California Hard Money Loan Guide
California has one of the lowest, and at times the lowest, statewide homeownership rate in the country. Resting at 10% below the national average, it was at a high of 60% ten years ago but has dropped to 53% in recent years. Home buyers in the Golden State very often seek out special financing options for buying a house or renovating their current property. Small investment firms sometimes offer hard money loans to buyers willing to use their home or other owned real estate as collateral to secure funding. In these cases, the loan usually funds much faster than with a typical big bank mortgage. Hard money loans also require much less paperwork than more common home loans.
California Foreclosure Laws
For most homeowners facing foreclosure in California, the process will be managed outside of the court system in what is referred to as a non-judicial foreclosure. In some special cases, the state court might manage the process if the state owns the property or if a probate court is involved but for the most part, foreclosures in California are non-judicial.
Property Redemption after Foreclosure Sale
Some states allow a homeowner to repurchase or redeem their home for a period of time, even after the foreclosure sale has happened. That is not the case in California. If the home is sold at auction, that sale is complete and the borrower cannot seek redemption.
Deficiency Judgments in California
Many states will allow lenders to seek deficiency judgments against homeowners after a foreclosure. This comes up when a home is sold in foreclosure but does not bring in enough money to cover the debt. However, in California, lender cannot ask for a deficiency judgment after foreclosure sale. Cal. Code Civ. Proc. § 580d.
Deed in Lieu of Foreclosure
At some point in the foreclosure process, when it becomes clear that the homeowner will not be able to keep the home, they sometimes make an agreement with the lender that is called deed in lieu of foreclosure. The borrower leaves the home and turns over possession to the lender. There is no court date, no more fighting and in most cases there is a little bit of money involved for the homeowner. Lenders are usually willing to provide some payment when the homeowner agrees to leave without a fight. It can help offset the costs of moving. That's why some realtors and other industry professionals will also refer to this agreement as "cash for keys".
Grace Period Notice
California is one of a few states that have a sort of grace period built into the foreclosure process. The lender that wants to foreclose must personally contact (or meet the requirements for attempting to contact) borrowers to explore options for avoiding foreclosure 30 days before recording the notice of default. The foreclosing party then records a three-month notice of default in the county recorder's office and mails a copy to the borrowers within ten business days following recordation. After three months expires (or up to five days prior), the foreclosing party records a notice of sale and mails a copy to the borrowers at least 20 days before the sale date. The sale date cannot be earlier than three months and 20 days after the recording date of the notice of default. The notice of sale is also posted on the property, in a public place, and published in a newspaper.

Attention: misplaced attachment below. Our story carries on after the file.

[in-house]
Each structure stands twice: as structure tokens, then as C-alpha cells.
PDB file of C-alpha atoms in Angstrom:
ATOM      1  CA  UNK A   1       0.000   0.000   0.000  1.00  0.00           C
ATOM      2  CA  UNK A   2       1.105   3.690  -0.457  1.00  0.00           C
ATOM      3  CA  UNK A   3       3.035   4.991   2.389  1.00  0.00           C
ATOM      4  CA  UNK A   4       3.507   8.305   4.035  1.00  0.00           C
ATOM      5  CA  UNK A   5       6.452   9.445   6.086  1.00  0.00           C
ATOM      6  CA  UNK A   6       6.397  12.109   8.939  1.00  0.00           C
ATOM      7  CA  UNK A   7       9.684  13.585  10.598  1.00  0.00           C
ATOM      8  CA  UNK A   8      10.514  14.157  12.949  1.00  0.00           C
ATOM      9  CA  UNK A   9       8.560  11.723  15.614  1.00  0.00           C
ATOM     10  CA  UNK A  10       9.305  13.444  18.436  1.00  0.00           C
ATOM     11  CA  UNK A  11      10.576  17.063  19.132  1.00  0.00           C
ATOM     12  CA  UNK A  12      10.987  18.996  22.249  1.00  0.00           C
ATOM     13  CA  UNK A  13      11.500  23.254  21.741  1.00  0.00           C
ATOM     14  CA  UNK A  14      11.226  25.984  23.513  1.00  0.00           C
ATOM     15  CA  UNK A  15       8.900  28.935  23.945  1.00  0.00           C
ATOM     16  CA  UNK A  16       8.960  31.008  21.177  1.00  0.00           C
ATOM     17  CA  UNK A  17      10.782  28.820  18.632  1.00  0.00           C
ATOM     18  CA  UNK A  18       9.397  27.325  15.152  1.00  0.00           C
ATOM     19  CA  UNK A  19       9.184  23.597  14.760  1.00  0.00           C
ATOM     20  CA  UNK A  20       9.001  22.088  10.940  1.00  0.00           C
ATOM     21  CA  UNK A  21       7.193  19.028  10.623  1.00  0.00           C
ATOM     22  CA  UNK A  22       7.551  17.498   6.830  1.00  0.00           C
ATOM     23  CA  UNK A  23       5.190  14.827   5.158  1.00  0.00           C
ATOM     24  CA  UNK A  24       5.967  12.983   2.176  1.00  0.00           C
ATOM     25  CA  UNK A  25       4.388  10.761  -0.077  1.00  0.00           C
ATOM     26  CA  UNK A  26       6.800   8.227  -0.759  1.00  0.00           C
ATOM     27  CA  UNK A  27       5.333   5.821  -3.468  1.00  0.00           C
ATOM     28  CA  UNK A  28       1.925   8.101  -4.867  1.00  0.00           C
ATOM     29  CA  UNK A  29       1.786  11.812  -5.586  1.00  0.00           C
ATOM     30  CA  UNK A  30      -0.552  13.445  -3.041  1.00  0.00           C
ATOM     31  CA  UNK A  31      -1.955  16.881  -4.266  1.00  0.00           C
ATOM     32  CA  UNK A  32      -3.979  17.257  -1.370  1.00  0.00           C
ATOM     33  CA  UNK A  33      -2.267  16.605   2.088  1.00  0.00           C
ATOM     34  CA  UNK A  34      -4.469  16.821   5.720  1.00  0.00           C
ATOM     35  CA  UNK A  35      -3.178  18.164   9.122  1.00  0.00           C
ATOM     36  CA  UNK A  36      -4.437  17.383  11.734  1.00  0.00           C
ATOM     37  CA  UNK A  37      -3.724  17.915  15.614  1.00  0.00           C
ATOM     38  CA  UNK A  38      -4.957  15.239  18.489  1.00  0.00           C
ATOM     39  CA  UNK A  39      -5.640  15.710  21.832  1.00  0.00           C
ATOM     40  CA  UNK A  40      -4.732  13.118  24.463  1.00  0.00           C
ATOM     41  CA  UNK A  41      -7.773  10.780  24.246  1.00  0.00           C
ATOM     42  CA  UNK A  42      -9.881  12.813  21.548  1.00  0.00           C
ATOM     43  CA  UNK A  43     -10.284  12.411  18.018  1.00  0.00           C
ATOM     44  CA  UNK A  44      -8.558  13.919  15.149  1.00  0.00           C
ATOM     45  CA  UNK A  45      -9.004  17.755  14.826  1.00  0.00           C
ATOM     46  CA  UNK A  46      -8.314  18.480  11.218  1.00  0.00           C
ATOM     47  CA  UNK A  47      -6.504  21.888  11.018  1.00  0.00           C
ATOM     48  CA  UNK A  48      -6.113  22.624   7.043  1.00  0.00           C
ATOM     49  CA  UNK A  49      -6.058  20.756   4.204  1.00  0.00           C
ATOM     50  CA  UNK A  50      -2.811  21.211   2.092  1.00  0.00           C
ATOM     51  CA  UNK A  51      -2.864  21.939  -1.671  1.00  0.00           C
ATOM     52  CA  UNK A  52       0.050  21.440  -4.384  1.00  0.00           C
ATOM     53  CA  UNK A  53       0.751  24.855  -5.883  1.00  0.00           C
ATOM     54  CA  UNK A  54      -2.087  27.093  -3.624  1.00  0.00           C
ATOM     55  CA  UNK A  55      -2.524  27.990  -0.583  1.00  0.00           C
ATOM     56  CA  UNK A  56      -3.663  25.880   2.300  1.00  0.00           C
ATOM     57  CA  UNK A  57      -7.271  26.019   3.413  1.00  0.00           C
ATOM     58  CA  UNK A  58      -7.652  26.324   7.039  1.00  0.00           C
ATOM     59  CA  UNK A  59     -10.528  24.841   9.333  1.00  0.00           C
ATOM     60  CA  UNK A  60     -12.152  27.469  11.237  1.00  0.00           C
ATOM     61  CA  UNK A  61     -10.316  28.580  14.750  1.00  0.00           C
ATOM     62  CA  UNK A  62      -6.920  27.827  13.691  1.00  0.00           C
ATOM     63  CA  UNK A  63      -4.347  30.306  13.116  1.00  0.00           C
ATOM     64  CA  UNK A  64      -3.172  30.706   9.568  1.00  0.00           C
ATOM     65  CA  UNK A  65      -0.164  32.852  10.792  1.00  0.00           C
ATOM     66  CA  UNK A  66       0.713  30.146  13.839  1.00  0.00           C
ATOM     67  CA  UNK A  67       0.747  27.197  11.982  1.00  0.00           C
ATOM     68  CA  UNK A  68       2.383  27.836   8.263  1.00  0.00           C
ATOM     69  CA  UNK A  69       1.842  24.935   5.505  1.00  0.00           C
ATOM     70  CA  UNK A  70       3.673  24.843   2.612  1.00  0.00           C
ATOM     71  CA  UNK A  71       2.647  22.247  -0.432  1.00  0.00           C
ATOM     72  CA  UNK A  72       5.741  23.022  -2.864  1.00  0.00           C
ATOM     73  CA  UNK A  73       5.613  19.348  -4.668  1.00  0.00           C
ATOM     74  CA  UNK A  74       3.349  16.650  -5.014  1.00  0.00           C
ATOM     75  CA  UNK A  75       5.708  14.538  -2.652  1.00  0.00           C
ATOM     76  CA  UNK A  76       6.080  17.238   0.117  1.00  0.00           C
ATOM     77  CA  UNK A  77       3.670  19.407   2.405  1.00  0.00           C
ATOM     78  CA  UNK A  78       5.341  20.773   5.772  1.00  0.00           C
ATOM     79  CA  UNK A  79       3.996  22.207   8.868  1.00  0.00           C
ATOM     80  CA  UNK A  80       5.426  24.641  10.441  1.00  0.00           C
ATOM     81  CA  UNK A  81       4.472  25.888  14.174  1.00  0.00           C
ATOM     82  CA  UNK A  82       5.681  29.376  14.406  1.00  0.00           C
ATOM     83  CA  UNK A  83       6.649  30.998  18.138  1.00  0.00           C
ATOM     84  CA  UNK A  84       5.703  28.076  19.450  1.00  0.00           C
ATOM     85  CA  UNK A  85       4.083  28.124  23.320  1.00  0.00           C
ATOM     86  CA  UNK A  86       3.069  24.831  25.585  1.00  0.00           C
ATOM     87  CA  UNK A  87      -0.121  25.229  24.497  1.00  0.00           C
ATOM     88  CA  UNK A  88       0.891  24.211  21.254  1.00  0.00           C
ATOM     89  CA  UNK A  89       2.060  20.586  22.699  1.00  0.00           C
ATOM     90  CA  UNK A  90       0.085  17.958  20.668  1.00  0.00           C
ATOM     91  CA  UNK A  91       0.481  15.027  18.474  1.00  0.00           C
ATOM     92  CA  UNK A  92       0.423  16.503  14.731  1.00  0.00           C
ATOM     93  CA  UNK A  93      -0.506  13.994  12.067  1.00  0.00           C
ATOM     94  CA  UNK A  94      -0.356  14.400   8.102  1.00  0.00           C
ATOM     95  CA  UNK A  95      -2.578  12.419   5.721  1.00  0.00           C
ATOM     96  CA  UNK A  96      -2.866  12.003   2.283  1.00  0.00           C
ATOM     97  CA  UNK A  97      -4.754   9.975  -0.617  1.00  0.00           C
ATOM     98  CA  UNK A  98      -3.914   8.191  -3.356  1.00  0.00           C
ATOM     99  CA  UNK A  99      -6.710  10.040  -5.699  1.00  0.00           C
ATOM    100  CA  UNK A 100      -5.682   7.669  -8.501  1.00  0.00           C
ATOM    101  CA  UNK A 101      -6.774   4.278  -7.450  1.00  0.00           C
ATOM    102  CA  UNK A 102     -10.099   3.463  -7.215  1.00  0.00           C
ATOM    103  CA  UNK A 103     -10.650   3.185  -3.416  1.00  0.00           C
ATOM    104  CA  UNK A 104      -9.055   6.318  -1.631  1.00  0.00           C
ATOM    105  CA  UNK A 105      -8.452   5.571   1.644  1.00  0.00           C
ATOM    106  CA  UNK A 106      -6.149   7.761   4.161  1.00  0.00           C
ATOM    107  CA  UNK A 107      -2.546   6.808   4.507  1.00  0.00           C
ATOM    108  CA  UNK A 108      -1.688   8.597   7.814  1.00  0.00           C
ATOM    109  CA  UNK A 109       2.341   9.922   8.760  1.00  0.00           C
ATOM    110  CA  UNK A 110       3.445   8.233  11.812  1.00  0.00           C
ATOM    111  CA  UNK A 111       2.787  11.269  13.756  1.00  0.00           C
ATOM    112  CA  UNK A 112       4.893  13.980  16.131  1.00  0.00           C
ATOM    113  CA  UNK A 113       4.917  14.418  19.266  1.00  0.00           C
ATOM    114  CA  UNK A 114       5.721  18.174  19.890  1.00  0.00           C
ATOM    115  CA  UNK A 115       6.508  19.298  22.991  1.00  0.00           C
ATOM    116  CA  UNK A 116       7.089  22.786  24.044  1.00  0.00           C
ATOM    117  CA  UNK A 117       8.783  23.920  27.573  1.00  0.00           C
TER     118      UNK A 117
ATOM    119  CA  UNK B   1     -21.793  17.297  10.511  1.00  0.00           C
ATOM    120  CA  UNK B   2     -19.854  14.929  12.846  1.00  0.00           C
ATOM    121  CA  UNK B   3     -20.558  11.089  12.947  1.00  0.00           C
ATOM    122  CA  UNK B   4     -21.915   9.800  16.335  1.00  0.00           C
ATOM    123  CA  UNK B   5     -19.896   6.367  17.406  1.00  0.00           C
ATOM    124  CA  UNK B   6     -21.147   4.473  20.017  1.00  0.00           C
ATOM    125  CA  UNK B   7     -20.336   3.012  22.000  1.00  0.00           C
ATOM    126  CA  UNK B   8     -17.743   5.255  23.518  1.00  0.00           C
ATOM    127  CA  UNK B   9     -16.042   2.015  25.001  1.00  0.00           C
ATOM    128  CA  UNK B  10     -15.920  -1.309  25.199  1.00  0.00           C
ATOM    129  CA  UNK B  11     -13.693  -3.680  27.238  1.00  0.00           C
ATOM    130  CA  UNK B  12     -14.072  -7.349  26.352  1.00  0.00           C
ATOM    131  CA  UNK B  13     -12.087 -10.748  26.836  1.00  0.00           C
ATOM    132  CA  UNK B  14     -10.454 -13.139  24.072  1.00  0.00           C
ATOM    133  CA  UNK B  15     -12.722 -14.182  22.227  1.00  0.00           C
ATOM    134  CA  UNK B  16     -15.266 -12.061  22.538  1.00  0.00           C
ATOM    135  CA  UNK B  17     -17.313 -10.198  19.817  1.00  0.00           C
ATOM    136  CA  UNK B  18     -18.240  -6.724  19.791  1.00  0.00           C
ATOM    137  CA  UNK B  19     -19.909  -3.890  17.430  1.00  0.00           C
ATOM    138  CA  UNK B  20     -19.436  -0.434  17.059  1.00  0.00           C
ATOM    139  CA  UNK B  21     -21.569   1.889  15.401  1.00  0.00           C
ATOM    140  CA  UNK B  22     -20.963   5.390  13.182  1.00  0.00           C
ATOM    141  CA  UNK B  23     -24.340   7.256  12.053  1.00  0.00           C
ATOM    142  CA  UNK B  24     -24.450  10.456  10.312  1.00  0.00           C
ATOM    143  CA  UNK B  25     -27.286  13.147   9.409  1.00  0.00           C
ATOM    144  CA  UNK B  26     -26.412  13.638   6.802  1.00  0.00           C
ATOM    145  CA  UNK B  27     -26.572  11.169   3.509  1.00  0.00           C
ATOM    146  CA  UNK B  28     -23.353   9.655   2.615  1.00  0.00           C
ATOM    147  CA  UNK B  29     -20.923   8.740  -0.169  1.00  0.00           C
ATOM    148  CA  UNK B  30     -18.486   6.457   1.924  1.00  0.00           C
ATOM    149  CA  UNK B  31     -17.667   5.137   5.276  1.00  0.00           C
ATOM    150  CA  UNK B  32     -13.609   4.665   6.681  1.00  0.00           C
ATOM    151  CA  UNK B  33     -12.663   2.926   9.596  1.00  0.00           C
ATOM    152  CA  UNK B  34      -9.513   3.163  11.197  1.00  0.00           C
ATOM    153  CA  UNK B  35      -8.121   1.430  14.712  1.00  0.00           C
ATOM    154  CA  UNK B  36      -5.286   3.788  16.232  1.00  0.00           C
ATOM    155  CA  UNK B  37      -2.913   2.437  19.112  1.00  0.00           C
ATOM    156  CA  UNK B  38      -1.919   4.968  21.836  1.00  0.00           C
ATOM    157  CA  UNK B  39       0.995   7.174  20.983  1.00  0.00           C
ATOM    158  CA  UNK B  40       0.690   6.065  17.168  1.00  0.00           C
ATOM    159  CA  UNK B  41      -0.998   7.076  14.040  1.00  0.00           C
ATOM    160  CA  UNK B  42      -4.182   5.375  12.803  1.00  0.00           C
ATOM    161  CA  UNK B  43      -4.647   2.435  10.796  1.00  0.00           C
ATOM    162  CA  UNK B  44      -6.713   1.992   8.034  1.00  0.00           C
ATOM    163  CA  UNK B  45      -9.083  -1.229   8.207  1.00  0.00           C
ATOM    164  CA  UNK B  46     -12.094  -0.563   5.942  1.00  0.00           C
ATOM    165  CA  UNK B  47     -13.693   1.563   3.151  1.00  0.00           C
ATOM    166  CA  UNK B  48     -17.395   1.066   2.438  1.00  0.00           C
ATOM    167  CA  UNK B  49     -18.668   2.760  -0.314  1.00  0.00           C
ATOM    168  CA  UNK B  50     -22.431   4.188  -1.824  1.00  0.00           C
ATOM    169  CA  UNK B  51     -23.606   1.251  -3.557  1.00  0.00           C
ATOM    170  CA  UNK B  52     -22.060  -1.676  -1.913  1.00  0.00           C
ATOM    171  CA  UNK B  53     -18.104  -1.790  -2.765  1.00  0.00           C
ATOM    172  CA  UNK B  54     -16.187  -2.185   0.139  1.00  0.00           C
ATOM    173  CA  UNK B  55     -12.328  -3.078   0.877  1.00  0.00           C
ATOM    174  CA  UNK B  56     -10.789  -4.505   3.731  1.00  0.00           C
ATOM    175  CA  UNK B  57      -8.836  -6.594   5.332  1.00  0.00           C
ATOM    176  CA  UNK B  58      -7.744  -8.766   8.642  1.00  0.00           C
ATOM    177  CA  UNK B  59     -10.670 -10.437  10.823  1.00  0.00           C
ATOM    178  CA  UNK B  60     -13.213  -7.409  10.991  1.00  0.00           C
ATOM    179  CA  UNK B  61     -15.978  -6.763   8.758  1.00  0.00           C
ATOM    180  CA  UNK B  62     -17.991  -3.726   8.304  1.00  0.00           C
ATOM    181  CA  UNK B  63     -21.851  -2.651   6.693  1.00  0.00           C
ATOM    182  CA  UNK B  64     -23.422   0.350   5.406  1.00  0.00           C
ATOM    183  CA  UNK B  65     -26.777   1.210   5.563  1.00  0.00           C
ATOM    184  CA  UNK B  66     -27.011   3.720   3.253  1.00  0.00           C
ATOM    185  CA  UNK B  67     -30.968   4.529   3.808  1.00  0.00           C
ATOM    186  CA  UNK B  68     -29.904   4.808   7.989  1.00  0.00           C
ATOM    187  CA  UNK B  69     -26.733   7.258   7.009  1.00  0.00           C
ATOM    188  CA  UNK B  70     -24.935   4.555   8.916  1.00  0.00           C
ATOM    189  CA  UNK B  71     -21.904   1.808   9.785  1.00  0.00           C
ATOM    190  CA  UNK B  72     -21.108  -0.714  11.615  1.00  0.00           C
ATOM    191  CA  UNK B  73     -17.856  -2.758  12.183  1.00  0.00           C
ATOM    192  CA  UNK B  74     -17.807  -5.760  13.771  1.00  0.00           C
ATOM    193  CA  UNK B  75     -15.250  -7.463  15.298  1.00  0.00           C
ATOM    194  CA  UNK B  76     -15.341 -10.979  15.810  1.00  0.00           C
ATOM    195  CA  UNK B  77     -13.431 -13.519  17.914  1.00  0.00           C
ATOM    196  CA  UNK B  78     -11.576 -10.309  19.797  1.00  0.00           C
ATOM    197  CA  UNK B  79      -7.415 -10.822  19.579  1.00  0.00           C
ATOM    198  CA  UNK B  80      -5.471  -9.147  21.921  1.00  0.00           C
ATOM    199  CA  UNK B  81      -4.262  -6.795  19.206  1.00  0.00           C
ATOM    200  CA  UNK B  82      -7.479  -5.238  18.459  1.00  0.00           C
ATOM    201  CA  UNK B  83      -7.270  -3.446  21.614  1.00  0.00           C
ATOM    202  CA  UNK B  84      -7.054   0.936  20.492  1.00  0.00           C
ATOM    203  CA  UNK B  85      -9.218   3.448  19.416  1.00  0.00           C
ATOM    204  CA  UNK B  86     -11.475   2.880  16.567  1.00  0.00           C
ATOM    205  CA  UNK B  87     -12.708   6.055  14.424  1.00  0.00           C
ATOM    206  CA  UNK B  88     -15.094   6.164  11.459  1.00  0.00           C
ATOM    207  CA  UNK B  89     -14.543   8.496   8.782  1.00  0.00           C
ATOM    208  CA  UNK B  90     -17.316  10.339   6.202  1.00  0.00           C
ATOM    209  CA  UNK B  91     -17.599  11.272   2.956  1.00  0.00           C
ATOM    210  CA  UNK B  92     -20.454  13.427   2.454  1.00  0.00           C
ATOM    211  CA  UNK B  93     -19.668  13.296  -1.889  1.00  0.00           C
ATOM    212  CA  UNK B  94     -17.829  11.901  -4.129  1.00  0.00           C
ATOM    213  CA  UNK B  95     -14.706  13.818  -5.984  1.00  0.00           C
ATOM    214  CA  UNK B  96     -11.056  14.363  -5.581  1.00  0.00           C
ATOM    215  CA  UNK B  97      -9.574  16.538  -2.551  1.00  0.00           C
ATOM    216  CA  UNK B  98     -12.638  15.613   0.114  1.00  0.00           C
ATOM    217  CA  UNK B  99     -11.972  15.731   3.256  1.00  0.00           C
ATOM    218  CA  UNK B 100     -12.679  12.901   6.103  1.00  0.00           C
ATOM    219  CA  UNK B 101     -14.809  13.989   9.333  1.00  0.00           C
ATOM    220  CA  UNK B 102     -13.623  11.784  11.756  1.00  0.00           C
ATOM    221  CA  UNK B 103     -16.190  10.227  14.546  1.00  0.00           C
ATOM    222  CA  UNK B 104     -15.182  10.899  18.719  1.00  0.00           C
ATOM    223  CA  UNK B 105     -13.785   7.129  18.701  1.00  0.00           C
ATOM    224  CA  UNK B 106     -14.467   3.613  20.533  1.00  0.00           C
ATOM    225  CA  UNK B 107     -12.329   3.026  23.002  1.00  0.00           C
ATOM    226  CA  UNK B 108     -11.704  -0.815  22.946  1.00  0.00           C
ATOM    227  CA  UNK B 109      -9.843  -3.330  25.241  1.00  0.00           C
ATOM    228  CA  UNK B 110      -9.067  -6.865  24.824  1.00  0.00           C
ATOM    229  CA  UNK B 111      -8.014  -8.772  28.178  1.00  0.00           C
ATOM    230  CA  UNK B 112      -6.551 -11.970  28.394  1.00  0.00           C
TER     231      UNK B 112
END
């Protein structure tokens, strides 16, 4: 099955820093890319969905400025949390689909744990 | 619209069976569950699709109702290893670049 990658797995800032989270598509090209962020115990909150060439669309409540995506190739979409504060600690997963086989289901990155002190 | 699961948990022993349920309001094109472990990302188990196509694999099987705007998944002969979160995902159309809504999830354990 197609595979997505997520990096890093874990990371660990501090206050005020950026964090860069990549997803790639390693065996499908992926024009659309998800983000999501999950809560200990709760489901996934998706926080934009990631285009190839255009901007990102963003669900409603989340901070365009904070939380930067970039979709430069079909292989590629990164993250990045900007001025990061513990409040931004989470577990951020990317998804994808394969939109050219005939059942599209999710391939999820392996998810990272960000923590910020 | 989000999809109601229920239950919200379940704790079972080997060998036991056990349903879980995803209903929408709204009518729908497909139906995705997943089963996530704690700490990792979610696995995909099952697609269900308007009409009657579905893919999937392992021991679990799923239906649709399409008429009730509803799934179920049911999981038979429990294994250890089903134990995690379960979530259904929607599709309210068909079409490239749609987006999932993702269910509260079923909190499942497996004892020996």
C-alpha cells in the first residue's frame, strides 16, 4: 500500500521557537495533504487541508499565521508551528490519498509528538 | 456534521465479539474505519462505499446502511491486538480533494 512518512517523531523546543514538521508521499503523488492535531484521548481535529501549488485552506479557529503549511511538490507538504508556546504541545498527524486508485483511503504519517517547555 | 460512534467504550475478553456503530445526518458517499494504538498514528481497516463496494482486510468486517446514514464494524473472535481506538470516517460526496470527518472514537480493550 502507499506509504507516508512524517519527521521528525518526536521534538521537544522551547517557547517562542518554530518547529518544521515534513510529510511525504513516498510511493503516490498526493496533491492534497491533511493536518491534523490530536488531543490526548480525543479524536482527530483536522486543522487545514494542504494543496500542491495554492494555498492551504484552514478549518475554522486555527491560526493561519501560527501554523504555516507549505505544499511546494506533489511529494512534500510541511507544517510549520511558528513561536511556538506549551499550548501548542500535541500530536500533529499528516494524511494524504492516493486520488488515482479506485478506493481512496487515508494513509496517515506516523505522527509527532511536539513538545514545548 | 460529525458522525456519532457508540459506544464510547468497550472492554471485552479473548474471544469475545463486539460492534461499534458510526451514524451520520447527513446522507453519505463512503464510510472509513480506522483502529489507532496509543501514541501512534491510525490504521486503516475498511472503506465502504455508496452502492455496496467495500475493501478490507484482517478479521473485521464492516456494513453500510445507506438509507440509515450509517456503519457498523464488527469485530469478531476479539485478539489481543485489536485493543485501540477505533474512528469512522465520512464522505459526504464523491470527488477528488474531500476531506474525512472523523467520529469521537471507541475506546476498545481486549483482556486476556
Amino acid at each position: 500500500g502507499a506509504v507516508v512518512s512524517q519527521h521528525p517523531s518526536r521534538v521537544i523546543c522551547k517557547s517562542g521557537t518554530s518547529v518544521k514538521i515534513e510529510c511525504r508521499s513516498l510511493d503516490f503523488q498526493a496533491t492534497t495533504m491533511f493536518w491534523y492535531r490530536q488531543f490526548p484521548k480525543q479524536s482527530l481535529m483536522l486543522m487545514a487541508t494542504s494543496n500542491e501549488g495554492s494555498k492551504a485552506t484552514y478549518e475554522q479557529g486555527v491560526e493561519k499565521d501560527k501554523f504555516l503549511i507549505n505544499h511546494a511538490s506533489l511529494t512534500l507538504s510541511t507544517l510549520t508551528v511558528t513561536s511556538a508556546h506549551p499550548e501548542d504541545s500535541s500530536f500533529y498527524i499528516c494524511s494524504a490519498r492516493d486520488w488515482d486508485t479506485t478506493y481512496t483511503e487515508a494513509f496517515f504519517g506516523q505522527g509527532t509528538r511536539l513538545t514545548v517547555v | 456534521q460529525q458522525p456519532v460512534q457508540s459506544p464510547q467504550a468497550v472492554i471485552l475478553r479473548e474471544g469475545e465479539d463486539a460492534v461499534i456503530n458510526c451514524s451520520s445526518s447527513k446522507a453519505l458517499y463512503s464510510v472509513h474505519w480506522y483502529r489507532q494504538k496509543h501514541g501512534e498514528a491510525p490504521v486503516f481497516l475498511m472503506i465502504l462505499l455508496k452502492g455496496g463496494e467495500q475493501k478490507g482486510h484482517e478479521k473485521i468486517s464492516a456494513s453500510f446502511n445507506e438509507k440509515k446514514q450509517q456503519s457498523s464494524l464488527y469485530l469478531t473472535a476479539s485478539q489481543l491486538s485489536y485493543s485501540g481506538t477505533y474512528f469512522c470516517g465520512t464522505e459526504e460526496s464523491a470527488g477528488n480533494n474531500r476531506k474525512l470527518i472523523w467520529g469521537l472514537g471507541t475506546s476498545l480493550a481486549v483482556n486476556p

Service Members Mortgage Protections
Protections similar to those under the federal Servicemembers Civil Relief Act are also extended by the state of California to members of the state National Guard called or those ordered into active state service by the Governor or into active federal service by the President of the United States. This protection also applies to reservists who have been called to full-time active duty. Cal. Mil. & Vet. Code § § 400 to 409.13
High Risk Mortgage Protections
Cal. Fin. Code § 4973 makes a number of abusive loan practices unlawful. Section 4978 provides remedies that include authority for a judge to reform the loan to comply with the law. These provisions don't apply to mortgages held by the secondary market (Fannie Mae, Freddie Mac) or to assignees who have no reason to know of the loan origination violations. Cal. Fin. Code § 4979.8
Additional State Laws
The maximum interest rate allowed by law is 12%. California's interest rate limit for sales contracts is 12 percent, and 7 percent for interest rates on judgments. Numerous exceptions apply, based generally on who is making or arranging the loan. Most banks and similar institutions are exempt from the law. Also, loans arranged by real estate brokers that are secured by real property are also exempt from the law. If an exemption applies, there is no limit under California law.
California is a homestead state. California homeowners receive an automatic homestead exemption to protect equity when a court forces the sale of a house to pay for a judgment. The automatic exemption can be claimed only by a debtor who resides, or is related to one who resides, in that homestead property at the time of the forced judicial sale of the dwelling. The automatic homestead exemption may be used to prevent a home's sale following such judicial foreclosures if the creditor can't prove that the sale may result in proceeds sufficient to repay outstanding liens and the titleholder's exemption amount. If a debtor titleholder's equity is sufficient for such repayment, then the judicial foreclosure sale will proceed, but the homeowner should be paid the full exemption amount. That money is to be reinvested in a new personal residence.
Lender Licensing Requirements
A Residential Mortgage Lending Act (CRMLA) license is required for any company or person who makes or services residential mortgage loans in California. A CRMLA license is an alternative to the licenses under the California Finance Lenders Law or the California Real Estate Law. A licensed CRMLA lender is authorized to provide brokerage services to its borrowers.